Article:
A wave of water came crashing over me, causing me to splutter and splash as I attempted to regain my bearings. I realized I was all the way in the deep end of the pool, and it was twelve feet to the bottom. Still coughing, I managed to grab the side and wipe the water from my eyes. 

“Are you okay?” Robin swam over to me. 

“Yeah, just startled.” 

“Those boys are annoying. They stole the rings from us.” Robin glared over at a group of boys our age who were splashing and dunking each other. 

“Ugh, let’s go get a snack,” Erica said, coming up on my other side. 

Relieved, I followed Erica and Robin back to the changing room where Robin opened the locker to retrieve our towels and money. I shivered again as the chilly air of the lobby hit my wet skin. 

“You really don’t like being cold!” Erica laughed a little. 

“No, I don’t.” I fumbled with my dollar bill as I eyed the vending machines. 

“Too bad you live here, then,” she responded, punching the button that would deliver a candy bar to the pickup slot. 

“Anna wants to go live with her grandparents in California,” Robin stated. 

“No, I don’t,” I protested. I liked Alaska but didn’t enjoy the frigid winters. “I liked visiting them and eating fresh oranges, but I also like living here. Besides, I would miss you both too much!”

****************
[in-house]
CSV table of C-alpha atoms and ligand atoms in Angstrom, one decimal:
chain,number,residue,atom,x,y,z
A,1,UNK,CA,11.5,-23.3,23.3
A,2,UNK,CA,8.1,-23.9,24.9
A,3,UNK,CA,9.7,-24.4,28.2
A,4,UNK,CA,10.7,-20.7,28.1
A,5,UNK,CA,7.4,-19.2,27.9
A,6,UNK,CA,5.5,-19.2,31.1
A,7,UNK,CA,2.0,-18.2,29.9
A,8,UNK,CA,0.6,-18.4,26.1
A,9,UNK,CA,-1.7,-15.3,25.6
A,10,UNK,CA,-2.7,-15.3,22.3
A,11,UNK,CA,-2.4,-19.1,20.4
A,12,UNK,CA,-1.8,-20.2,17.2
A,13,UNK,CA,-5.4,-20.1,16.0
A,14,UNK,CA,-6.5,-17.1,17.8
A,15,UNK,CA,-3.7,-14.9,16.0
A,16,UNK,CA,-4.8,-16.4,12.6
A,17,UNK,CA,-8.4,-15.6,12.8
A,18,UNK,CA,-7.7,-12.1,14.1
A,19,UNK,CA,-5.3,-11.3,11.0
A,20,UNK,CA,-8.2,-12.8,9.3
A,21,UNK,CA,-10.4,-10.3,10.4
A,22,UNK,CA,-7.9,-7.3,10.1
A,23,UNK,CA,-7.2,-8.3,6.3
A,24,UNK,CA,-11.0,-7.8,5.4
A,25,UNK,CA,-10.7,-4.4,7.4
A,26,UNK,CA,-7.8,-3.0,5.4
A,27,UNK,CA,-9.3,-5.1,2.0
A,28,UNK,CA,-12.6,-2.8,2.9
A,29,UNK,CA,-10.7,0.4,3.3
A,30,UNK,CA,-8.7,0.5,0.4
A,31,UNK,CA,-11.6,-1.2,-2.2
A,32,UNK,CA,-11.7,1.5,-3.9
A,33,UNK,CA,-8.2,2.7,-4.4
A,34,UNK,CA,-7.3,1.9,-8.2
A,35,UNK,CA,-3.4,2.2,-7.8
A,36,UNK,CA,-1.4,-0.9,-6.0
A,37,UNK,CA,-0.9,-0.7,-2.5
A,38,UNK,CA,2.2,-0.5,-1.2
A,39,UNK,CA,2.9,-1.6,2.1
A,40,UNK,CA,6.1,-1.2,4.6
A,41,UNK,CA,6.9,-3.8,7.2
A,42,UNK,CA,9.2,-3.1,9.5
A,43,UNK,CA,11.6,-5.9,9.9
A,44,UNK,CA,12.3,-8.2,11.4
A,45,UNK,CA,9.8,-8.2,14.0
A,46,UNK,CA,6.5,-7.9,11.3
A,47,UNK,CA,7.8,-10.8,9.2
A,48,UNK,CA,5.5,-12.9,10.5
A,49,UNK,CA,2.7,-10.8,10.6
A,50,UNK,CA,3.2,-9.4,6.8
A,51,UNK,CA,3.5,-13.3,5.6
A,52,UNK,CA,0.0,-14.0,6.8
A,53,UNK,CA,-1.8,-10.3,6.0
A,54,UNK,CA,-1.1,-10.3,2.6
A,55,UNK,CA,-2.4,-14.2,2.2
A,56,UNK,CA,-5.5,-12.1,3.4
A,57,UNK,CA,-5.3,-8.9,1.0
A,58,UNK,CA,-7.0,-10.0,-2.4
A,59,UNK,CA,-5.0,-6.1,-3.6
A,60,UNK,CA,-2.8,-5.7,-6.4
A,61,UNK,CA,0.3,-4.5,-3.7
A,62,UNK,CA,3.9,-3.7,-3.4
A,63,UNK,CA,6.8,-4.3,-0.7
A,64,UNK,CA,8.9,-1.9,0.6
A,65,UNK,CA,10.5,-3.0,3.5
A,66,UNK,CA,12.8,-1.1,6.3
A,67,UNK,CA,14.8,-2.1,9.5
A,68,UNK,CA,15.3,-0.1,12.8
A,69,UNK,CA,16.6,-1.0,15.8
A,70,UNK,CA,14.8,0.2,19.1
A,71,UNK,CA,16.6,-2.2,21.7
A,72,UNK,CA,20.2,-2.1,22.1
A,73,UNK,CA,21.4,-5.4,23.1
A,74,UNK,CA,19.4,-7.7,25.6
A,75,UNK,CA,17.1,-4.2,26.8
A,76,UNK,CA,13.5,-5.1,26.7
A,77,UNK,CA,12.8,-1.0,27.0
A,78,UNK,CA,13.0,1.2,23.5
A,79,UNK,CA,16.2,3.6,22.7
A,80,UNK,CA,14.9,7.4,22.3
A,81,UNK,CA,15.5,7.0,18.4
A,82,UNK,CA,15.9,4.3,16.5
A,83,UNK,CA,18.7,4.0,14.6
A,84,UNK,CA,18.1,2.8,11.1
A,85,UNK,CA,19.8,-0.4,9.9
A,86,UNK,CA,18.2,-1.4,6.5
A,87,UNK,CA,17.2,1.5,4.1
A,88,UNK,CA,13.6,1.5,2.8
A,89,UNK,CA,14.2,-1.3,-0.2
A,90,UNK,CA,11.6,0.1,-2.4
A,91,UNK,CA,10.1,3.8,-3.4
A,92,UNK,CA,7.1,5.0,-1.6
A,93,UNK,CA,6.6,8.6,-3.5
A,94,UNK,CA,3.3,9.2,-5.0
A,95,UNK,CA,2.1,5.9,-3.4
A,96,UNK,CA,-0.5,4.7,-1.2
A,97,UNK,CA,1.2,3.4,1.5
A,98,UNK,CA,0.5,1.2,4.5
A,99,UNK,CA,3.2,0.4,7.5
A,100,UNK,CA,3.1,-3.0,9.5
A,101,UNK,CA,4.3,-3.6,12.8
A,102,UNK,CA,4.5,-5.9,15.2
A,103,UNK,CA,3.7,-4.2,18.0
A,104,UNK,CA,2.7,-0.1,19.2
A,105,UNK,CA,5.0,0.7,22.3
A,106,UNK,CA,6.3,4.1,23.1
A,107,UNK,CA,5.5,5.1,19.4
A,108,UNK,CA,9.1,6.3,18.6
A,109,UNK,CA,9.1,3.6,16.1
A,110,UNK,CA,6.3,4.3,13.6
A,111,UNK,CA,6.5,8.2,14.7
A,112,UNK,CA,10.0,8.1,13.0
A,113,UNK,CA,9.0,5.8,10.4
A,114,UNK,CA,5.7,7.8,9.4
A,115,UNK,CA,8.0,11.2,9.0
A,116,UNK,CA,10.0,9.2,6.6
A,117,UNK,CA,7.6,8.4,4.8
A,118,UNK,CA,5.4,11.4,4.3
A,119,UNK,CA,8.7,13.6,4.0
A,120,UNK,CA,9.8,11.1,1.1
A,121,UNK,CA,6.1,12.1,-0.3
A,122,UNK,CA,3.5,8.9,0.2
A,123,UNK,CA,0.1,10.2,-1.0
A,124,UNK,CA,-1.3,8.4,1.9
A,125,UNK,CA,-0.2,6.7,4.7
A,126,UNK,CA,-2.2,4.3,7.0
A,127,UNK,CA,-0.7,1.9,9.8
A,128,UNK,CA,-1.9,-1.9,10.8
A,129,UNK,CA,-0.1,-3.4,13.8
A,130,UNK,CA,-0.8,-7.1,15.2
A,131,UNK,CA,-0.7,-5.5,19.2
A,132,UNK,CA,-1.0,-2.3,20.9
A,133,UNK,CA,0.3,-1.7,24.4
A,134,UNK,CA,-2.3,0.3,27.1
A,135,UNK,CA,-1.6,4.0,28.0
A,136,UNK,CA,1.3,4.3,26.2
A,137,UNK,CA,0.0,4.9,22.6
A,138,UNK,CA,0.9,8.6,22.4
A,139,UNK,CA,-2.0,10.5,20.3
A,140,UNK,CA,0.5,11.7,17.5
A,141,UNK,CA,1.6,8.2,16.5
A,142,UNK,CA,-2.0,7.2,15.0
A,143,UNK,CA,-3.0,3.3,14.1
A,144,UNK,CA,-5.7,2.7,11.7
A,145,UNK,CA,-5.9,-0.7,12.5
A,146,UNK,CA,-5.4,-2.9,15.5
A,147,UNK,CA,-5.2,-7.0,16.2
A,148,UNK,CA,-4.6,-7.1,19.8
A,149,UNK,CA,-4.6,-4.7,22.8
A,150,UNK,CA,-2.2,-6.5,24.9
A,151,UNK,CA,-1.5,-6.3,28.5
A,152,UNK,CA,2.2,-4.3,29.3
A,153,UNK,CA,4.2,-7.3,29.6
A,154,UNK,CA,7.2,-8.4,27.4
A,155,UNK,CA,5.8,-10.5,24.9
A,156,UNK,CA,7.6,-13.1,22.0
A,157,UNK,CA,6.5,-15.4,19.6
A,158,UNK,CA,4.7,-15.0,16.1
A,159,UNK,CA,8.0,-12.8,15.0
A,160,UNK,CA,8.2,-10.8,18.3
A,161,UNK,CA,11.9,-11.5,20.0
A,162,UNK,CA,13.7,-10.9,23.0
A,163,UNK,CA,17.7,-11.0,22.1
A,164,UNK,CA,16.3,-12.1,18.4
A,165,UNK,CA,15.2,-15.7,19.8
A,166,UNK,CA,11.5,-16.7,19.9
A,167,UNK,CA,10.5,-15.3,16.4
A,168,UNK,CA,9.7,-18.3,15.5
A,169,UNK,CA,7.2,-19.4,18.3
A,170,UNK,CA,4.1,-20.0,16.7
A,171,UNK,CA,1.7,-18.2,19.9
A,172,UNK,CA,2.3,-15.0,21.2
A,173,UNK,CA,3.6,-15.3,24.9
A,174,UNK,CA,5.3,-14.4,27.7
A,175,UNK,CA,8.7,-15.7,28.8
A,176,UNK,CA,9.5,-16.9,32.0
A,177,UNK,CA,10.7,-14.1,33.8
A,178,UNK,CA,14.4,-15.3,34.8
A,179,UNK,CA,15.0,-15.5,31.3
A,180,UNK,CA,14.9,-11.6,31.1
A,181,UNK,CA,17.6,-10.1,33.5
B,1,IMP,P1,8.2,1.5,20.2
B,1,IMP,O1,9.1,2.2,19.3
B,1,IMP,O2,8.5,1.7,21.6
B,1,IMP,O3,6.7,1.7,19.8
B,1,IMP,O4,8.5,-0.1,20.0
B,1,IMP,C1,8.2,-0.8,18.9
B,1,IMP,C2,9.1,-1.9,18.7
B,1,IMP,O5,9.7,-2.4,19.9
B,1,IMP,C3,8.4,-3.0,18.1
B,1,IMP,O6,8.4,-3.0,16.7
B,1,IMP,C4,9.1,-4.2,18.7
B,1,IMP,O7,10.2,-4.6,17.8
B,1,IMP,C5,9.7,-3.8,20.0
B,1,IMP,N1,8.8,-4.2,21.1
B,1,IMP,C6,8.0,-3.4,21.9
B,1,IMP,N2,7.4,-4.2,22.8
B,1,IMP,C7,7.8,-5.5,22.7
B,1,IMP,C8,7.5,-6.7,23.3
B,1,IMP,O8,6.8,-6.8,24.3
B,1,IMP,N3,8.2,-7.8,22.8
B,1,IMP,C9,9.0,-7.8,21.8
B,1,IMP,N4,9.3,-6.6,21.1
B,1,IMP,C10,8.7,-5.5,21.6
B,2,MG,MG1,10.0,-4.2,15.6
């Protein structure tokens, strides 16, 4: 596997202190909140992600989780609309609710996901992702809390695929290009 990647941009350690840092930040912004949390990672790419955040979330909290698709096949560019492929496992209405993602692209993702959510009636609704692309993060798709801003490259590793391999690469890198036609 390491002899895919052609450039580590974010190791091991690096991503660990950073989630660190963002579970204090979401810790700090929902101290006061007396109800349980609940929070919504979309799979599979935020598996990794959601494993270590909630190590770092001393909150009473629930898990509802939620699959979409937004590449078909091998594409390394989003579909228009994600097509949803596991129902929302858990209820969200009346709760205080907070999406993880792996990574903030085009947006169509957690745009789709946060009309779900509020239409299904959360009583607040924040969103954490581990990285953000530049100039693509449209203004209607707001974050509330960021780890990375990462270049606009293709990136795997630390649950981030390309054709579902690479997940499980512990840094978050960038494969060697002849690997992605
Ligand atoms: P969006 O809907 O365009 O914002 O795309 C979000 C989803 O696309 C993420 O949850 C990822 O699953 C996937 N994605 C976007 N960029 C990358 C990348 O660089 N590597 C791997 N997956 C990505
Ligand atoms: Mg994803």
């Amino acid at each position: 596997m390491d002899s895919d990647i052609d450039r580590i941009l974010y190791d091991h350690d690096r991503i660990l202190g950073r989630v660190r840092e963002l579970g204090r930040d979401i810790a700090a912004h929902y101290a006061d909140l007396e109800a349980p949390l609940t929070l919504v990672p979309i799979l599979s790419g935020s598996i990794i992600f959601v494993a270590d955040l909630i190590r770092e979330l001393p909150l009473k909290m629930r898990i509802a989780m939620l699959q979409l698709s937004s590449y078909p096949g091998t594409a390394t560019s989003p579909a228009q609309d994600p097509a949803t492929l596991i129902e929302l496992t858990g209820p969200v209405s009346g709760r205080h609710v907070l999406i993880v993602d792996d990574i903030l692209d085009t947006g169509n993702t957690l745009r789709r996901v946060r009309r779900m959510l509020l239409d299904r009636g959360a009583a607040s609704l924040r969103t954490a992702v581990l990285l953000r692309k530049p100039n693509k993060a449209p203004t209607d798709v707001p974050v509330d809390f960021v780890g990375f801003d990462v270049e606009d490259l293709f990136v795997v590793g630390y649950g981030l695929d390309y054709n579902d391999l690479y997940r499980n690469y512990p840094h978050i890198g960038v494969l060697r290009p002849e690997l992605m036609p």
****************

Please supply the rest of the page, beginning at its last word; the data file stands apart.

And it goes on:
I finally decided on a package of chips and put my money in the slot. We settled on a bench near the main entrance to eat our snacks, knowing that the lady at the front desk wouldn’t let us back into the locker room until we finished. She was always nice to us, but she was also strict about the rules. 

Once we threw the wrappers away under the watchful eye of the desk staff, we headed back to the pool. It was busier now. The group of boys were still rough-housing, and the lifeguard blew his whistle several times at them. There was also a mom with two small children, a few older girls, and a cluster of children a little younger than us. 

“What do you want to do now?” Robin asked as we took turns climbing down the ladder into the water. 

“Let’s play volleyball!” I said. We played in the middle of the pool since it was hard to jump up to hit the ball when you couldn’t touch the bottom. 

“Okay!” They both agreed. 

I grabbed a ball that was floating by, and we stood in a rough triangle. I served the ball towards Robin, who jumped and slammed it into the water with her palm. 

“Point for me!” I called. 

Robin scowled but took the ball and threw it to Erica, who managed to strike it with her forearm. The ball veered towards me, and I leaped up to hit it before it went over my head. I connected with the ball, and it went sailing back to Erica. Before she could get to it, one of the boys cannonballed right in the middle of us. He grabbed the ball to his belly on his way down. When he popped up, he was grinning.